trepang


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tre·pang

 (trĭ-păng′)
n.
Any of various large sea cucumbers that are dried or smoked for use as an ingredient in soup, especially in China. Also called bêche-de-mer.

[Malay teripang.]

trepang

(trɪˈpæŋ)
n
(Animals) any of various large sea cucumbers of tropical Oriental seas, the body walls of which are used as food by the Japanese and Chinese. Also called: bêche-de-mer
[C18: from Malay těripang]

tre•pang

(trɪˈpæŋ)

n.
any of various sea cucumbers, as Holothuria edulis, used as food in Asia.
[1775–85; < Malay təripaŋ]
ThesaurusAntonymsRelated WordsSynonymsLegend:
Noun1.trepang - of warm coasts from Australia to Asiatrepang - of warm coasts from Australia to Asia; used as food especially by Chinese
holothurian, sea cucumber - echinoderm having a flexible sausage-shaped body, tentacles surrounding the mouth and tube feet; free-living mud feeders
genus Holothuria, Holothuria - type genus of the Holothuridae
References in periodicals archive ?
US submarine took photos of strange sighting THE most compelling evidence came from US submarine USS Trepang, which was moving between Iceland and Jan Mayen Island in the Atlantic Ocean.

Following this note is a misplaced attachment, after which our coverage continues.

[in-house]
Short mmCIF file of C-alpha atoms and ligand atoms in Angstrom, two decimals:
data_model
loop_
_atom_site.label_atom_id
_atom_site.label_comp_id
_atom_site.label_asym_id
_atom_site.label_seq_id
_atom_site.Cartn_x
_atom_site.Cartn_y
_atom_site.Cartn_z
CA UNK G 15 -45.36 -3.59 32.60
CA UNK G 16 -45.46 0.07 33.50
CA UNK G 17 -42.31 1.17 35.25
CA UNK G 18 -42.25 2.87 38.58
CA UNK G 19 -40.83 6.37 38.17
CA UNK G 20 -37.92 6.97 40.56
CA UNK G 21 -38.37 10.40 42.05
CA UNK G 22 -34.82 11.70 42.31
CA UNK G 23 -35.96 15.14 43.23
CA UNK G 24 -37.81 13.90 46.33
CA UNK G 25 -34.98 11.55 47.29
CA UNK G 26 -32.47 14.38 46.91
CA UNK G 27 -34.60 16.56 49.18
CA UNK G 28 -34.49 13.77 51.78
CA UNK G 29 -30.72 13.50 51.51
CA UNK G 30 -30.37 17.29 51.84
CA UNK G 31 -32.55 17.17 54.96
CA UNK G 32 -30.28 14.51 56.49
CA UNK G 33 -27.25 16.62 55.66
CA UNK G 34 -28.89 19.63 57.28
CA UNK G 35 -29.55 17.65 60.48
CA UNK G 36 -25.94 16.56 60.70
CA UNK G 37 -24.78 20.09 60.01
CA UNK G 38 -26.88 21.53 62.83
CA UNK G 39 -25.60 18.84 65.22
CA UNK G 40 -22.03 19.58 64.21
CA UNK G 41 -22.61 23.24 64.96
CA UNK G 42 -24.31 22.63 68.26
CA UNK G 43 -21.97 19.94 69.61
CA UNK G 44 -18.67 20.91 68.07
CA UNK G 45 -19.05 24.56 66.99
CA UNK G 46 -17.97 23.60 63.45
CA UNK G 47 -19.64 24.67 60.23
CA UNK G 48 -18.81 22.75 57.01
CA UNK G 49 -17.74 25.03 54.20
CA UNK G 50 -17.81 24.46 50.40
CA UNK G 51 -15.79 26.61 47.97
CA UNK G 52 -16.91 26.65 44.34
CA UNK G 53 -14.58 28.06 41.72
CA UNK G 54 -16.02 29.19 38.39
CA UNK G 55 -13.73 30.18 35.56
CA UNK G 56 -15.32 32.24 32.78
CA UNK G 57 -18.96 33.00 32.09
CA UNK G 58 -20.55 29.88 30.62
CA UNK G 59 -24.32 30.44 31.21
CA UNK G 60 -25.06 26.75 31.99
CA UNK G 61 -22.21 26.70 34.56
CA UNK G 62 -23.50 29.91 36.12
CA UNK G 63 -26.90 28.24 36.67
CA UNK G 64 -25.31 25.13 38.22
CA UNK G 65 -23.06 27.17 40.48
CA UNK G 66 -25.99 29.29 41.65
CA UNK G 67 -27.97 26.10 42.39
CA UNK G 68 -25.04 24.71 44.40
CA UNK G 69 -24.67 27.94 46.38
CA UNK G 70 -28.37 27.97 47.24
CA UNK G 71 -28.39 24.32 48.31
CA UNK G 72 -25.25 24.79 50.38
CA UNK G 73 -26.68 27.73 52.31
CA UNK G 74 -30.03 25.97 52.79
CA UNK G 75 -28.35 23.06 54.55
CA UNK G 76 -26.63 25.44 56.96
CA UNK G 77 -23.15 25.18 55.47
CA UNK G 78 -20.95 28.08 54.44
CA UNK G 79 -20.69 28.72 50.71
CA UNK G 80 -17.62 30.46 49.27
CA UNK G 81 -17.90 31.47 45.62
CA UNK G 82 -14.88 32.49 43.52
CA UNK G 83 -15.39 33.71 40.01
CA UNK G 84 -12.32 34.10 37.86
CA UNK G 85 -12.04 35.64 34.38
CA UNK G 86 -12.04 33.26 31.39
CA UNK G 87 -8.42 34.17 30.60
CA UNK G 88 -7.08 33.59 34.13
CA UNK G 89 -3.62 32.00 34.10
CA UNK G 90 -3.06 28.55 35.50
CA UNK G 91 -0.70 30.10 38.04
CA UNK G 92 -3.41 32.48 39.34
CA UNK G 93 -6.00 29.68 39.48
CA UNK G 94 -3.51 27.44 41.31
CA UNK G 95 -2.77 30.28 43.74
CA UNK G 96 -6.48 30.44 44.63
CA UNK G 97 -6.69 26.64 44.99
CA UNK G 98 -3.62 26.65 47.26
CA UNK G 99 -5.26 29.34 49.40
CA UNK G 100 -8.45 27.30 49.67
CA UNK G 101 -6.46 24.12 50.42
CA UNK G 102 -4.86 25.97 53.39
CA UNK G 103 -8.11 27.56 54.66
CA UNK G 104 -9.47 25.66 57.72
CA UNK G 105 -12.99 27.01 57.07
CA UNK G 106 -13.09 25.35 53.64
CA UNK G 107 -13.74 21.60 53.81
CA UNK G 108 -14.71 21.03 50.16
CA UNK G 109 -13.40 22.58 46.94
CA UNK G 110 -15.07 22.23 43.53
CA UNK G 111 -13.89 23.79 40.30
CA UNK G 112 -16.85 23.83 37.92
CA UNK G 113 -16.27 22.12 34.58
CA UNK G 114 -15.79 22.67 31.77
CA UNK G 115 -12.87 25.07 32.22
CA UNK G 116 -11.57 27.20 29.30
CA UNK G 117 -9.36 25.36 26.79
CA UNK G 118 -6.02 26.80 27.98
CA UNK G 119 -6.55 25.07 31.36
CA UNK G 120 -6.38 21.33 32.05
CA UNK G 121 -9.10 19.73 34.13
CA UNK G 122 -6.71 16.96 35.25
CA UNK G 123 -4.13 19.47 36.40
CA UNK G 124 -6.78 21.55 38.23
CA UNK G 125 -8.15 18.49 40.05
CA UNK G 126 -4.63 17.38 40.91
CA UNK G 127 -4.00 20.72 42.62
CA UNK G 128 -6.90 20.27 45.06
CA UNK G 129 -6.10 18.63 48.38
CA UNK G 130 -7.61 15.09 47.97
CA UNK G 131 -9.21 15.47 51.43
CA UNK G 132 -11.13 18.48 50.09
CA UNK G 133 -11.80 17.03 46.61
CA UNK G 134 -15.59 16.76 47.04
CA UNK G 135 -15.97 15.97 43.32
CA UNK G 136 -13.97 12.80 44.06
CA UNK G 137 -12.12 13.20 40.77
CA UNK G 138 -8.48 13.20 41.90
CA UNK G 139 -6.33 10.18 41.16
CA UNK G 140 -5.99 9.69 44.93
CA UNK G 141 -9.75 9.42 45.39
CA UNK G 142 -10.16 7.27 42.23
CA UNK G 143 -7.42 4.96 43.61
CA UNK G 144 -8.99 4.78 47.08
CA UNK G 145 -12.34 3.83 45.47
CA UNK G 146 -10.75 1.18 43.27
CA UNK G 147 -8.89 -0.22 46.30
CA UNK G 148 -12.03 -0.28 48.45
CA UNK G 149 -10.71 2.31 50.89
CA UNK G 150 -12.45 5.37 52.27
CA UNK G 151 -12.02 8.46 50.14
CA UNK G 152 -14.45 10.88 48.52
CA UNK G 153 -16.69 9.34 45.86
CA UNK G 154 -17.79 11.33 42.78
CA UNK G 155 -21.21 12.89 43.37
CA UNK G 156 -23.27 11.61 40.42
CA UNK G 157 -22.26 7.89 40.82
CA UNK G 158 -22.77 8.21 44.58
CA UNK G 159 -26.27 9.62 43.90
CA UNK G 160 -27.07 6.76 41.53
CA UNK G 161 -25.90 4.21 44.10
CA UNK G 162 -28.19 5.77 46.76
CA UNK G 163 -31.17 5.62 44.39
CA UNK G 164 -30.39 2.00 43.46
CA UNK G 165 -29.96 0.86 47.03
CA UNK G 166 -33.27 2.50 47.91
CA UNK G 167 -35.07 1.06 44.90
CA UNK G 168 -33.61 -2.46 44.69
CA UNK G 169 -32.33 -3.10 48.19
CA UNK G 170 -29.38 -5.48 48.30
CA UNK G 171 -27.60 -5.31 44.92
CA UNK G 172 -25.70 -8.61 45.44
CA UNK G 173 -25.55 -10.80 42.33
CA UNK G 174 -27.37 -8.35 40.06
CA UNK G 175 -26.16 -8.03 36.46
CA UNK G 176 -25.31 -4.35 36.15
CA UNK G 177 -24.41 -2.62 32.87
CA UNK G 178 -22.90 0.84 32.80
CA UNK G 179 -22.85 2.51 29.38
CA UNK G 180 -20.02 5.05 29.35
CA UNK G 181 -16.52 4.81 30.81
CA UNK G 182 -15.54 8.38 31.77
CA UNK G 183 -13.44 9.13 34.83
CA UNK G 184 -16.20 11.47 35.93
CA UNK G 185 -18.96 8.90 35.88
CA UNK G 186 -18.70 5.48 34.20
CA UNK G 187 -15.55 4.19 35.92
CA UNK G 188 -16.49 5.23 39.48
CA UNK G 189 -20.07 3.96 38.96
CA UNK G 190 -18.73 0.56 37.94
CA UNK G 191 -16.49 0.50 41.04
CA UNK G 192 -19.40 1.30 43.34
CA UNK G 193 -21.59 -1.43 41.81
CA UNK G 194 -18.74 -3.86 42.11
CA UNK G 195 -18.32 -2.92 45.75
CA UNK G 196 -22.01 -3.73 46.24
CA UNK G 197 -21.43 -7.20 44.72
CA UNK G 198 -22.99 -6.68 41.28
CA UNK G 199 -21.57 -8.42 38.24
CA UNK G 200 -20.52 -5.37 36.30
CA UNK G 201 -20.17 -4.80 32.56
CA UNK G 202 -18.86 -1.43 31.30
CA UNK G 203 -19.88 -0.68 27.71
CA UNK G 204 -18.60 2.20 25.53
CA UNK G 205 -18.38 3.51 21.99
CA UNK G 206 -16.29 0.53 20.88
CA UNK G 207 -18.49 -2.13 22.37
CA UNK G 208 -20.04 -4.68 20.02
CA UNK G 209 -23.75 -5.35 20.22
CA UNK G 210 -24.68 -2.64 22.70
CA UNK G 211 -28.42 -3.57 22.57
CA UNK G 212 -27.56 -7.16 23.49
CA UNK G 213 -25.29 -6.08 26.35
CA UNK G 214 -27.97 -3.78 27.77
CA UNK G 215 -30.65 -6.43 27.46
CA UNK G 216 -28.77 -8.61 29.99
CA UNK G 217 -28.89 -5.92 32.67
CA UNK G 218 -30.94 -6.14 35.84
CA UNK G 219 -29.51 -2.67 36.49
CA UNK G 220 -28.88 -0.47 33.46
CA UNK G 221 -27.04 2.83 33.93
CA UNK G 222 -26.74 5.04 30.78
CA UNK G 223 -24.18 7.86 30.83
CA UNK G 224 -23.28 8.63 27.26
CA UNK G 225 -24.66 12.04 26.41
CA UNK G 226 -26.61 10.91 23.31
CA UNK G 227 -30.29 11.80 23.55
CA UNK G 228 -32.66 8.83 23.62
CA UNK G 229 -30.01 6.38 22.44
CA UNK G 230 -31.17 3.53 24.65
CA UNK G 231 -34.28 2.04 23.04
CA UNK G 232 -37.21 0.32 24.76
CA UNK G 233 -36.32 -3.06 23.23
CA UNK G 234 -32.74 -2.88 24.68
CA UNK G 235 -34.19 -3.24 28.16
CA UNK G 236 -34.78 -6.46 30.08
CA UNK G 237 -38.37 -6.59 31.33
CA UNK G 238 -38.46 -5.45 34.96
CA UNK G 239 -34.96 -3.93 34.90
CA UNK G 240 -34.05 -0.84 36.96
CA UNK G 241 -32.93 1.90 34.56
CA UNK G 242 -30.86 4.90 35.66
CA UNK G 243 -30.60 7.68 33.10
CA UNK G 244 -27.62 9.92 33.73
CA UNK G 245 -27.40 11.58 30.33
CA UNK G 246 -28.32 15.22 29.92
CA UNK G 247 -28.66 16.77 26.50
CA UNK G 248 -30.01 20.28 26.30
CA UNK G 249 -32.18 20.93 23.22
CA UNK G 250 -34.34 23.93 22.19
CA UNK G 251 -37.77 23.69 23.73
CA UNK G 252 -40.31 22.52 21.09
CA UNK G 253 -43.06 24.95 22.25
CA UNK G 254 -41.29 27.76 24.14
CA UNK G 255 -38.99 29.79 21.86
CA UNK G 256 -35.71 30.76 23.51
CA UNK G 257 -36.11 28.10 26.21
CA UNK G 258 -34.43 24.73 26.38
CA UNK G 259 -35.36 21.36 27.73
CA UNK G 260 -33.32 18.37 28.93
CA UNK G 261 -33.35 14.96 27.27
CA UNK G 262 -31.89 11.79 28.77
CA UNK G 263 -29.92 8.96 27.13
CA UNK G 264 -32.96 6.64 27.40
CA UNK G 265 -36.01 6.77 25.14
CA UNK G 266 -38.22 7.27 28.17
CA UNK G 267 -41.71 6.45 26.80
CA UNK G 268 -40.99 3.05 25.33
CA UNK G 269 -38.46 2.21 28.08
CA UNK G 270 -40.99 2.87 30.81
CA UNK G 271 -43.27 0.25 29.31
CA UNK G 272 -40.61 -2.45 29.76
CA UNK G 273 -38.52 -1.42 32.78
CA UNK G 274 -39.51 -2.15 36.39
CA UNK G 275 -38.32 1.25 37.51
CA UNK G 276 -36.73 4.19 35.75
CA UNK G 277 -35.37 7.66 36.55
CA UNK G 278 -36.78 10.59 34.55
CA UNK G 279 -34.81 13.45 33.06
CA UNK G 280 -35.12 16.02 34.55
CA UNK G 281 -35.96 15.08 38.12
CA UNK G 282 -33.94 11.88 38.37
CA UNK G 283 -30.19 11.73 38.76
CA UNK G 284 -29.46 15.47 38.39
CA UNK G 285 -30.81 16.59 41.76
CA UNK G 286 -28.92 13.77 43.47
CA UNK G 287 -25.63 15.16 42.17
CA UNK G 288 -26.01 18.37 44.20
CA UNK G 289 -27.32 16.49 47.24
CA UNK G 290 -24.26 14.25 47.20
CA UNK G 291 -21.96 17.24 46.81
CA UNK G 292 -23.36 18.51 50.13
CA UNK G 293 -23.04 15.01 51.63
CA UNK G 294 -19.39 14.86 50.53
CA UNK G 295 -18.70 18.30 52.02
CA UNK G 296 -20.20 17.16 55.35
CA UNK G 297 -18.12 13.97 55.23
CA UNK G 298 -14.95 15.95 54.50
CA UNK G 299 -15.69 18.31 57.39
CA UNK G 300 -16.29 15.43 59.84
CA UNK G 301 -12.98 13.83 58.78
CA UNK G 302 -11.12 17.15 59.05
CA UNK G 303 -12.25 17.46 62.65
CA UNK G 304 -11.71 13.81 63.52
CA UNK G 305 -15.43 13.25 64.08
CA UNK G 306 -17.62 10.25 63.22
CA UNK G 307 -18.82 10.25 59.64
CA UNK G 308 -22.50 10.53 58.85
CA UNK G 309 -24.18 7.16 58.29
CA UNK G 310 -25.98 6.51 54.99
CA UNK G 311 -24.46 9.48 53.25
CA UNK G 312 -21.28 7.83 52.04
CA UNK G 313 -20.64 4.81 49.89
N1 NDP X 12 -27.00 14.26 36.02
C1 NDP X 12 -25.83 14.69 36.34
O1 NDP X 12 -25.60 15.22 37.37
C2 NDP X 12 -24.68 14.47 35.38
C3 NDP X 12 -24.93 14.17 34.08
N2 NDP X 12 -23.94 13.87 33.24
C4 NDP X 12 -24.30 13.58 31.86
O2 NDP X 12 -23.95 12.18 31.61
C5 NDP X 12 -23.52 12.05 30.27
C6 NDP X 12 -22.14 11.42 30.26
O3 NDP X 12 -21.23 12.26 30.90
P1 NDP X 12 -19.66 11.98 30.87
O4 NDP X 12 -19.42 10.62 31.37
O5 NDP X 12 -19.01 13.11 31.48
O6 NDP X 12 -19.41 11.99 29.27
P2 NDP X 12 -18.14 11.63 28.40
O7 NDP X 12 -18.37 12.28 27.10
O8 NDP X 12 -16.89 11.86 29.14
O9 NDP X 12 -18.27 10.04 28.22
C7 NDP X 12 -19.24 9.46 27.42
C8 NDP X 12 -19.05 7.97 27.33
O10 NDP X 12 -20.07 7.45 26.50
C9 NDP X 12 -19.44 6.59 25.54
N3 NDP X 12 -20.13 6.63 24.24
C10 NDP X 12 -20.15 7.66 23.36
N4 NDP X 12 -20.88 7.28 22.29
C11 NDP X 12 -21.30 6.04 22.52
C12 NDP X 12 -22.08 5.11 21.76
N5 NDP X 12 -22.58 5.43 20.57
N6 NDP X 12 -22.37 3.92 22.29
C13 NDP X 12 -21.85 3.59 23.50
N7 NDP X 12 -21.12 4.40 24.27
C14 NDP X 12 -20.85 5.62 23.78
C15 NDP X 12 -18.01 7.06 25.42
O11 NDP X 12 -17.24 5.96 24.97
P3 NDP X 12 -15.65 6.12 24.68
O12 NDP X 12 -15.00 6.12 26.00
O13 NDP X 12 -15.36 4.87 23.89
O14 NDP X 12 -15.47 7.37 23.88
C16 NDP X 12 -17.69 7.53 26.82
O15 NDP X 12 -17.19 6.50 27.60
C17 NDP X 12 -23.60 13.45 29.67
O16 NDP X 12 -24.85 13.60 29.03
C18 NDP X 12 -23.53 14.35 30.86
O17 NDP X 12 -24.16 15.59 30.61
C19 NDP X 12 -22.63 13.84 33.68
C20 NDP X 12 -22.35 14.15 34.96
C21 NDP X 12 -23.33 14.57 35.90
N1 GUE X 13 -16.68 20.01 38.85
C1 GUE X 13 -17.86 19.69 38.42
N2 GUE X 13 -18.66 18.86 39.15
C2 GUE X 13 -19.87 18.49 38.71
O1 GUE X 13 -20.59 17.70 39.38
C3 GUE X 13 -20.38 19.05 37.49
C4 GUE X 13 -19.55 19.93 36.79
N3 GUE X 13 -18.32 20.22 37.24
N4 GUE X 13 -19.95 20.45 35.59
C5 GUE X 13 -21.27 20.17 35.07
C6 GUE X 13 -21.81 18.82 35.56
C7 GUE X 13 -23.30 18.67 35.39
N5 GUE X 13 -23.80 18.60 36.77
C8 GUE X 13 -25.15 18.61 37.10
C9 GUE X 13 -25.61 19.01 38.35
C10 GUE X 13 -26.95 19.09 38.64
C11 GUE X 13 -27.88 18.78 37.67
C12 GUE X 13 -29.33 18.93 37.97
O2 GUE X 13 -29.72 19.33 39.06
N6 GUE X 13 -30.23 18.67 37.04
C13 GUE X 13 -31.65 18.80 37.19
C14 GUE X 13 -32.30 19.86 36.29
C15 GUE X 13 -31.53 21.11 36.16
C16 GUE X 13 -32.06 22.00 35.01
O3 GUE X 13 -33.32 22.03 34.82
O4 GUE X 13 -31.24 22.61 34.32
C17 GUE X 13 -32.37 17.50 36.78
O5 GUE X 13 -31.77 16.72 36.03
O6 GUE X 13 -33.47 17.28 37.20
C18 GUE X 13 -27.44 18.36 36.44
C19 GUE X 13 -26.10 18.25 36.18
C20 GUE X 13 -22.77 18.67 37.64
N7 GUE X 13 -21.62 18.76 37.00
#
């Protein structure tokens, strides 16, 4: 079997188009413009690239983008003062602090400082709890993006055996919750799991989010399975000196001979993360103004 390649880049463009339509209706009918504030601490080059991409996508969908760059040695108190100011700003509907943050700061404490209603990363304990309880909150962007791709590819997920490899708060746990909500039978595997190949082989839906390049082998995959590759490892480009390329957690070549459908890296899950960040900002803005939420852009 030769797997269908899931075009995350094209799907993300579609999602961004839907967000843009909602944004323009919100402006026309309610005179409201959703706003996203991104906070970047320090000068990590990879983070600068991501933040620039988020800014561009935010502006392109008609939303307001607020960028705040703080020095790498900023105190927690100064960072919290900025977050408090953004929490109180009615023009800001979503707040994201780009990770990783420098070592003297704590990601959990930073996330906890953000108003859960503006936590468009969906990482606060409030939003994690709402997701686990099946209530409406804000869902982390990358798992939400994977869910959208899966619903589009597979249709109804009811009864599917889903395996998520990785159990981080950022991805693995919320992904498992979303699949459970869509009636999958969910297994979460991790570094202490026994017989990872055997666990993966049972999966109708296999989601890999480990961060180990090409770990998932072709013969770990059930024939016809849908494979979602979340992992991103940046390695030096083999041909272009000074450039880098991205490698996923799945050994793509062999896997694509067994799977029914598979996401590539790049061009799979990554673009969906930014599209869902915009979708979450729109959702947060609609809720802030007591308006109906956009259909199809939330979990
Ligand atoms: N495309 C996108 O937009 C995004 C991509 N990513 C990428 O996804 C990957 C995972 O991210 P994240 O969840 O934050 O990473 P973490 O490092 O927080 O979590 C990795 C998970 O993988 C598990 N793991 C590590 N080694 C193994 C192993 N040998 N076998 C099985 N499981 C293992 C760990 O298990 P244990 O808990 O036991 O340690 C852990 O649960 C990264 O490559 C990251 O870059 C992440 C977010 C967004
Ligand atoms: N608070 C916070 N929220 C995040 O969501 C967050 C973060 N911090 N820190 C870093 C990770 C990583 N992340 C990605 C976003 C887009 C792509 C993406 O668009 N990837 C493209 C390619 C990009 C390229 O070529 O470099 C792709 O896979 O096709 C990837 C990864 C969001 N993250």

karaeng), the Makassarese believed that their claims to harvest trepang (beche-de-mer, Holothuria edulis) in nearby waters would be acknowledged.
2010 The history of Makassan trepang fishing and trade.
Andrish Saint-Clare and the Trepang Project: The "creative intermediary" in an indigenous-Asian theatrical production', Journal of Australian Studies 32-2:163-78.
Preservation of the bioactive saponins of Holothuria scabra through the processing of trepang.
USS Trepang (AGSS 412) was designated a Naval Reserve Training submarine.
Trepang or sea cucumber was harvested purely for export to China and were known as cohombro, culebra del mar, or balate.
As a gourmet food item in the orient they form the basis of a multimillion- dollar industry that processes the body wall for sale as beche-de-mer or trepang.
How important was the trepang industry for early British observers like Flinders, who encountered it in its heyday in 1803?
17) In fact, Australian aborigines had long carried on trade with Macassans, who came from Sulawesi in modern Indonesia, and such Chinese ceramics most likely came from this trade, which included trepang and northern Australian timbers.
5 m) of a typical nineteenth-century Makassan perahu padawakang, the type of vessel that carried Indonesian fishers to Australia's far northern coast after trepang and tortoiseshell every summer monsoon for 300 years, until those seas were closed to them in 1906.